A Career in Education
After I graduated with my undergraduate degree, I worked for about 10 years in the government as a consultant. I wanted something a little bit more intellectually challenging.
So I decided to go back to university to do my PhD, without a clear idea of where that would lead me. And I just carried on after I finished and became an academic. It wasn’t a plan. It just happened.
Changing Methods of Learning
I think in the past, we learned mainly by listening to teachers and through reading. Now we learn and obtain information very significantly online; for many young people, predominantly, if not completely, online. That means people now have access to much more information from many more different sources of varied qualities.
People now have to learn how to process, filter, and evaluate information much more than we did in the past, where we could trust our teachers and our books. Now we have to be out there exploring the big wide world of Internet. There are many new pathways for consuming information, but I think that consuming information is the easy part.
The challenge for us is to ensure that students have a balanced diet of information, and are equipped with the ability to assess information received before integrating and placing it within conceptual frameworks. Content is easy – there is just so much content out there. Our role is to help our students become critical and informed content consumers.
Photo: Monash University Malaysia
Transformation Over Time
When I was young, if I had to do research on a topic, I would walk up to the library, look up the encyclopedia or borrow a book. Now I can Google and have 10,000 different sources in a few seconds. It’s a proliferation of information.
However, it’s also a fragmentation of information. You get a little bit of information from many different sources. It’s a bit like how we’ve changed the way we listen to music; we used to play a whole LP (long play) and listen to all the songs. Now young people listen to music with iTunes or Google Play and take one track from here, another track from there.
I think this can be challenging for students and researchers because we have to now assemble, process and integrate it ourselves. We can’t rely anymore on a book, encyclopedia or a nice neat summary.
Recent Educational Advances
We are starting to move very quickly to using our classrooms differently. Classrooms are no longer rows of desks where students sit and listen to the teacher – they are now places where students and teachers collaborate and learn together.
This means our classrooms will be designed differently: students will work at tables together while the teacher will be able to move around the classroom and interact with students. There won’t just be one blackboard or screen at the front, but multiple screens to share information and collaborate.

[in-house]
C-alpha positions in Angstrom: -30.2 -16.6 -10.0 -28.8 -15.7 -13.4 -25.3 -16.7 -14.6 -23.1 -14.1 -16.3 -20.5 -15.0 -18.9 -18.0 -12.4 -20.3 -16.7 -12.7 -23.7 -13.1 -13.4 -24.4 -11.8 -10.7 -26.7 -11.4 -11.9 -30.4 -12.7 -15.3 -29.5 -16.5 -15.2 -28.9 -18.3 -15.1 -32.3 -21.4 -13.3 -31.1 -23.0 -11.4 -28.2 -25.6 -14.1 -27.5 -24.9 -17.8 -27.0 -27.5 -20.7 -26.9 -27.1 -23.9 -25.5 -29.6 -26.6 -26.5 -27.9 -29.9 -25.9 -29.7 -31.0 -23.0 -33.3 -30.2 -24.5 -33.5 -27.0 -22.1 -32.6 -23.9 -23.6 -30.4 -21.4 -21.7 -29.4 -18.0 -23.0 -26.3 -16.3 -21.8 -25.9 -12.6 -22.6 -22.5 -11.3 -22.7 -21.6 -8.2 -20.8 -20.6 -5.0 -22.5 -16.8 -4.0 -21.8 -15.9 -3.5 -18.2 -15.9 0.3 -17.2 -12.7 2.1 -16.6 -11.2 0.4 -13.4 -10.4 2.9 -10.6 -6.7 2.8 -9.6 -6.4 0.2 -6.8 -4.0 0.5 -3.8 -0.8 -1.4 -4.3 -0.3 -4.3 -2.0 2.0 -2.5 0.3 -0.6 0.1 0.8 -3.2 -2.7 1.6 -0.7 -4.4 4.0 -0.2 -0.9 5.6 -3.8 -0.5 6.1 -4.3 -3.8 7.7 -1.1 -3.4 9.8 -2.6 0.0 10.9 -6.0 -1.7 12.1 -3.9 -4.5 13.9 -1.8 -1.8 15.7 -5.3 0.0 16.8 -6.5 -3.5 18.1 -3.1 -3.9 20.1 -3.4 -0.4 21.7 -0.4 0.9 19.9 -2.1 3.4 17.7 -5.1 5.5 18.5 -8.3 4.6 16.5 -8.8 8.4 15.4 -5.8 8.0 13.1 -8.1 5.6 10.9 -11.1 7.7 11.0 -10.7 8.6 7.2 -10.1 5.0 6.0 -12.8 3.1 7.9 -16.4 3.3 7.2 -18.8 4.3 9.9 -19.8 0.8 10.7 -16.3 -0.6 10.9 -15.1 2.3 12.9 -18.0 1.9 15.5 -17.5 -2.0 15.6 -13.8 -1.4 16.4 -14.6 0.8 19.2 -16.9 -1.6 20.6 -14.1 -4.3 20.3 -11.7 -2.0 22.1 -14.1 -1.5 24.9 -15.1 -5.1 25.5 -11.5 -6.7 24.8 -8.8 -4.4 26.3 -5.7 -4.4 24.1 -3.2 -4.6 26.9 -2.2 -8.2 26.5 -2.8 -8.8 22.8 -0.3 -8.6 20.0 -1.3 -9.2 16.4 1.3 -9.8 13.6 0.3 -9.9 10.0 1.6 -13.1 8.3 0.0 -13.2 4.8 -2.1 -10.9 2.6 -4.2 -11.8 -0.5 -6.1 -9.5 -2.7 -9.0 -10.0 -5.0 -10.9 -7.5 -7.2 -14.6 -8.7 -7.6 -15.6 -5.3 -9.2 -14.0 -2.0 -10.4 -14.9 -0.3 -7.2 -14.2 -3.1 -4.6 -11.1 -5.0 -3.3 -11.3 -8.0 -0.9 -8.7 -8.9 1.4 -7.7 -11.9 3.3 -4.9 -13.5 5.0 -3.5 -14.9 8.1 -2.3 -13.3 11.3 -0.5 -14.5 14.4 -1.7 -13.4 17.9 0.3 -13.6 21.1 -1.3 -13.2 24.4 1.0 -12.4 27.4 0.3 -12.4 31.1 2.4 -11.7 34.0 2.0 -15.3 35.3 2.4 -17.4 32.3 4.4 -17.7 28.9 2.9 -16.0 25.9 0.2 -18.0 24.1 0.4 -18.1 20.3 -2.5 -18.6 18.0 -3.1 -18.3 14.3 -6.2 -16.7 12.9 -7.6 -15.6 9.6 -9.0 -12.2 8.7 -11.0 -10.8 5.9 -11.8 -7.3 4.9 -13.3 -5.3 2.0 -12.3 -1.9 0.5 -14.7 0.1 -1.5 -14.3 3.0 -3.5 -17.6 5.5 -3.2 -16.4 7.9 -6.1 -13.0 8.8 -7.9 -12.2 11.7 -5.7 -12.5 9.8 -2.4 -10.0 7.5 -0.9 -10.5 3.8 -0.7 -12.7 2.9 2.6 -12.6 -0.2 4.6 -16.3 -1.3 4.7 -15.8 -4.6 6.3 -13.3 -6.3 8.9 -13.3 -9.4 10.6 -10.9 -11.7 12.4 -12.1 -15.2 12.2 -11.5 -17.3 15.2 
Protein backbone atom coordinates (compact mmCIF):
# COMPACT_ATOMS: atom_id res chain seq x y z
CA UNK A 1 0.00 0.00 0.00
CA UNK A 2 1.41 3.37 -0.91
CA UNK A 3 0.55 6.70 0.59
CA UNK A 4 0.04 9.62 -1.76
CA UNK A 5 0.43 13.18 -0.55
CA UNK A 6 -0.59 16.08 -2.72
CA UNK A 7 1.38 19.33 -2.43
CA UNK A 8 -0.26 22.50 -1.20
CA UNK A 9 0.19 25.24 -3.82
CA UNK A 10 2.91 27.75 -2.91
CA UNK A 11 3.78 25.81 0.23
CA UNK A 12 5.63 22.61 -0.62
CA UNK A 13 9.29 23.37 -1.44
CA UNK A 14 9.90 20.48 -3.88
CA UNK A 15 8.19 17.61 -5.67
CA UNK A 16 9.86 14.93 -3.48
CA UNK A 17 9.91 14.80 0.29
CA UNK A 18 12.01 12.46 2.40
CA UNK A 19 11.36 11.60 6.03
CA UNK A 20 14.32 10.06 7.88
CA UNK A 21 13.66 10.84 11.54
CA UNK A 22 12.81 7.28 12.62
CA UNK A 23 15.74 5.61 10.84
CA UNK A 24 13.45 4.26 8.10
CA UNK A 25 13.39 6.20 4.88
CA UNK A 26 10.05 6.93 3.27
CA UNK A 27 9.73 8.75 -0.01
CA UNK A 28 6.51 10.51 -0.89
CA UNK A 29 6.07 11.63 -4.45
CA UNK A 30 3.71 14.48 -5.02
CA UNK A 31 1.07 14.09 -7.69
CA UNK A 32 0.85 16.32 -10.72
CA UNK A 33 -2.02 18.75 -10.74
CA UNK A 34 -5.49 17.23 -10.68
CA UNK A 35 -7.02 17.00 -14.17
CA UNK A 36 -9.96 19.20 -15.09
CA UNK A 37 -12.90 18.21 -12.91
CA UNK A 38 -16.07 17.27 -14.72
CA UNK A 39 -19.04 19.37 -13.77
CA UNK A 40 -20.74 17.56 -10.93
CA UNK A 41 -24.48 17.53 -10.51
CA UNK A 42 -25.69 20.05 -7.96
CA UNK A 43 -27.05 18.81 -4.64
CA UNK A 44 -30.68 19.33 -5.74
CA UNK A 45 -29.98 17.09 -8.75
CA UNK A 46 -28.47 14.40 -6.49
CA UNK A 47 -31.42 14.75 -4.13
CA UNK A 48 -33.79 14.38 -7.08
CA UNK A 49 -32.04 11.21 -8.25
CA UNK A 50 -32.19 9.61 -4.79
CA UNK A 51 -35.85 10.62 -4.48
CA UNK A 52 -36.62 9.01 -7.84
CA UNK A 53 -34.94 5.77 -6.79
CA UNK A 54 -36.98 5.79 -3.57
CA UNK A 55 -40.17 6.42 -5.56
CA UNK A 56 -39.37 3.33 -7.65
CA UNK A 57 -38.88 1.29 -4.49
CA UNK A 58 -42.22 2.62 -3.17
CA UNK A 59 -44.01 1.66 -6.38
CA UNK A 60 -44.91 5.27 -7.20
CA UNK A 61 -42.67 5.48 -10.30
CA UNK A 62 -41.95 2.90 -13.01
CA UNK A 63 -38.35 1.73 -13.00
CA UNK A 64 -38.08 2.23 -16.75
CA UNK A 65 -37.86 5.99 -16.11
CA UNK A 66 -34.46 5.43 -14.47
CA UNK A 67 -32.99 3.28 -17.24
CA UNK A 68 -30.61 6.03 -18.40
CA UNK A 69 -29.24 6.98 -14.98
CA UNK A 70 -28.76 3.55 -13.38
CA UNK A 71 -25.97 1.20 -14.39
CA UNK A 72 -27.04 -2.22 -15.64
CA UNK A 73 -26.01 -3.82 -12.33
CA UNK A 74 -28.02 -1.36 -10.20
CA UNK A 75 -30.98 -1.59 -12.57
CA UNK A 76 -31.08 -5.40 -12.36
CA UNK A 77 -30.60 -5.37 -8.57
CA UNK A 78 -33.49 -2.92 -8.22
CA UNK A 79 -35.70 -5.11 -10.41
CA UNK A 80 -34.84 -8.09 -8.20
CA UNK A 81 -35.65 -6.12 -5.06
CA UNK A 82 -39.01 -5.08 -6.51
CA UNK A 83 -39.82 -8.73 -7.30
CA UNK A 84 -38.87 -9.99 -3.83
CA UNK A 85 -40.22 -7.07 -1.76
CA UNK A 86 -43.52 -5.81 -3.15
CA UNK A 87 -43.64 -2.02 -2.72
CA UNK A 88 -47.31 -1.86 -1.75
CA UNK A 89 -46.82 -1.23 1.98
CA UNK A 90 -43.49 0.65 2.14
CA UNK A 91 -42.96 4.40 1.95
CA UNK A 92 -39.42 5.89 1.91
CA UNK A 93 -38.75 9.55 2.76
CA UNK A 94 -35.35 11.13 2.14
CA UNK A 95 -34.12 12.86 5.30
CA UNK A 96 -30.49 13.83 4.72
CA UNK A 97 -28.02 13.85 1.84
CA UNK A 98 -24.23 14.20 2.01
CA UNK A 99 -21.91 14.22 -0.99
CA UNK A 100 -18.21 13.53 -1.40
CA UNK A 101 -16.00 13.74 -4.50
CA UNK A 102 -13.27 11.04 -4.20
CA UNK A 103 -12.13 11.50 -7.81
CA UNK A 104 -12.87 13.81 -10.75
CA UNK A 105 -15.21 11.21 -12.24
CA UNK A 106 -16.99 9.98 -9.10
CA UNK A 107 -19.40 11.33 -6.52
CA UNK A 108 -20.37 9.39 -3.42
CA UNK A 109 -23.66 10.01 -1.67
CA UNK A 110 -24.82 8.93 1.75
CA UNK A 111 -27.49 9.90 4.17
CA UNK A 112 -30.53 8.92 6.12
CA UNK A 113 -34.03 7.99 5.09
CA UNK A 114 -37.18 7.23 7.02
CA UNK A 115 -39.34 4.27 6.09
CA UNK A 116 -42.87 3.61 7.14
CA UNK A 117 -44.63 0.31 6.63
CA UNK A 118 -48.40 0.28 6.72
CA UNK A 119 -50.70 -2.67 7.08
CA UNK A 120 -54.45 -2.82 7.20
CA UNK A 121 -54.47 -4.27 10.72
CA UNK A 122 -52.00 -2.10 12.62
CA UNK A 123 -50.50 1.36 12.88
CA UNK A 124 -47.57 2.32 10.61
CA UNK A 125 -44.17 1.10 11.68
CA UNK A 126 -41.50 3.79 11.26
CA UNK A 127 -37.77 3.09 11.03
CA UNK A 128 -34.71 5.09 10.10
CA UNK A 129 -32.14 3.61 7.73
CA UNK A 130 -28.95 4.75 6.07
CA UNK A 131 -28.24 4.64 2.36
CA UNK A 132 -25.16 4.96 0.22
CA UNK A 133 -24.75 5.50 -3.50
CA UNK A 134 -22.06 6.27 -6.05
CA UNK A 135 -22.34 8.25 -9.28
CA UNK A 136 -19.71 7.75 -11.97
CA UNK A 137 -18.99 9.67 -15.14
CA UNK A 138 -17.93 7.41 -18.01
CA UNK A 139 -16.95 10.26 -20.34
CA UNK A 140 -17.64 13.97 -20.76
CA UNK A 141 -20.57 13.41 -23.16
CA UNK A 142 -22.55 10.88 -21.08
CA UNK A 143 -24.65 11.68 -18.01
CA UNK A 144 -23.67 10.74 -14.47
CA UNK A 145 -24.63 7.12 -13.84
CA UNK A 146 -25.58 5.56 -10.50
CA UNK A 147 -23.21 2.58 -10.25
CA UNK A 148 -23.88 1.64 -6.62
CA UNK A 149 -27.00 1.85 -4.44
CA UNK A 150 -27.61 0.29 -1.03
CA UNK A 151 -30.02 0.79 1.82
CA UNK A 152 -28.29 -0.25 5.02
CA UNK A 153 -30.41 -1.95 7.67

Technology has really democratised the production of content. When I was young, we had project books; we stuck pictures in and wrote some paragraphs to create content. It was very hard to share and collaborate.
Now we have all sorts of platforms where students can compile information, paste images, create videos, provide comments, receive feedback, and evaluate each other’s work. This, to me, is the most exciting thing happening now at Monash: creating active, collaborative learning spaces.
Photo: Monash University Malaysia
Acceptance of Educational Innovation
I think people in their day-to-day lives are learning in new ways on mobile phones and computers, using apps and getting information from Facebook. In that sense, people are open to and expect to learn and receive information in new ways.
At the same time, there is still the old tendency of just wanting to be given answers and the correct information. It is still our role in university to encourage and, sometimes, put a little pressure onto our students to exercise judgment and analytical skills, and be active learners instead of just passive recipients.
If education doesn’t transform with the times, someone else will. We are in an era of rapid technology-driven disruption and we can’t, in universities, think we will be immune from this disruption. We also need to be aware that there are other players emerging as brokers of knowledge.
Who knows what will happen in the future, but we have to be ready to respond to the expectations and needs of our students, who will be learning in the different ways we have talked about.
Different Teaching Approaches
Gone are the days when you could just get your old lecture notes and deliver them again and again. Teachers should be true to their own approach while at the same time, be open to new learning. They have to be able to stretch themselves, move out of their comfort zone, and try new approaches and new technologies, constantly reinventing themselves.
Teachers have to be aware that students have different learning styles. We have to use classrooms, lesson design, and curriculum design that cater to the different interests, skills, and learning styles of our students. We have to be flexible and adapt to the evolving study environment.
Looking into the Future
One big challenge will be micro-qualifications. Employers won’t necessarily be looking for students who have completed full degrees at a single institution. They will be looking for very specific micro-qualifications that address very specific industry needs. A package of such micro-qualifications may become more useful than a conventional degree for some students seeking jobs.